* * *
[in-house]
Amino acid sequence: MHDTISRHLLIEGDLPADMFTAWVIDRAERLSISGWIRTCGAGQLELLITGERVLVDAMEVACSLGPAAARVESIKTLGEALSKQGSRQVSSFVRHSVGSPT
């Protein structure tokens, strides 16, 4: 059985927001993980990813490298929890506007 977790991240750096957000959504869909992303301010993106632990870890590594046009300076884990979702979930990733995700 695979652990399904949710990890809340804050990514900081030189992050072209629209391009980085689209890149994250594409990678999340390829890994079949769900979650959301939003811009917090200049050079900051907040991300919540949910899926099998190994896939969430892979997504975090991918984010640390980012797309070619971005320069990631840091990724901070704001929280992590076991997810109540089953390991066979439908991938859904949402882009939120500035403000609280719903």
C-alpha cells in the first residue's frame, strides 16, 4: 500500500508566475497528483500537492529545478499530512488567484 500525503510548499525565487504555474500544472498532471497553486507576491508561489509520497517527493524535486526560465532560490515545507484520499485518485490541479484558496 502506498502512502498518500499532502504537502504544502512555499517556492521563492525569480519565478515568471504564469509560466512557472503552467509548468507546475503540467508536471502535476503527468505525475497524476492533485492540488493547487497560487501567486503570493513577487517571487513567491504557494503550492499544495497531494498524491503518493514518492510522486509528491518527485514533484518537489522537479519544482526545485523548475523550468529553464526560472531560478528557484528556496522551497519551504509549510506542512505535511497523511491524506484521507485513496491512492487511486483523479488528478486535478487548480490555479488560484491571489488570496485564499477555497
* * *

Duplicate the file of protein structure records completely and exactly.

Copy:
[in-house]
Amino acid sequence: MHDTISRHLLIEGDLPADMFTAWVIDRAERLSISGWIRTCGAGQLELLITGERVLVDAMEVACSLGPAAARVESIKTLGEALSKQGSRQVSSFVRHSVGSPT
């Protein structure tokens, strides 16, 4: 059985927001993980990813490298929890506007 977790991240750096957000959504869909992303301010993106632990870890590594046009300076884990979702979930990733995700 695979652990399904949710990890809340804050990514900081030189992050072209629209391009980085689209890149994250594409990678999340390829890994079949769900979650959301939003811009917090200049050079900051907040991300919540949910899926099998190994896939969430892979997504975090991918984010640390980012797309070619971005320069990631840091990724901070704001929280992590076991997810109540089953390991066979439908991938859904949402882009939120500035403000609280719903």
C-alpha cells in the first residue's frame, strides 16, 4: 500500500508566475497528483500537492529545478499530512488567484 500525503510548499525565487504555474500544472498532471497553486507576491508561489509520497517527493524535486526560465532560490515545507484520499485518485490541479484558496 502506498502512502498518500499532502504537502504544502512555499517556492521563492525569480519565478515568471504564469509560466512557472503552467509548468507546475503540467508536471502535476503527468505525475497524476492533485492540488493547487497560487501567486503570493513577487517571487513567491504557494503550492499544495497531494498524491503518493514518492510522486509528491518527485514533484518537489522537479519544482526545485523548475523550468529553464526560472531560478528557484528556496522551497519551504509549510506542512505535511497523511491524506484521507485513496491512492487511486483523479488528478486535478487548480490555479488560484491571489488570496485564499477555497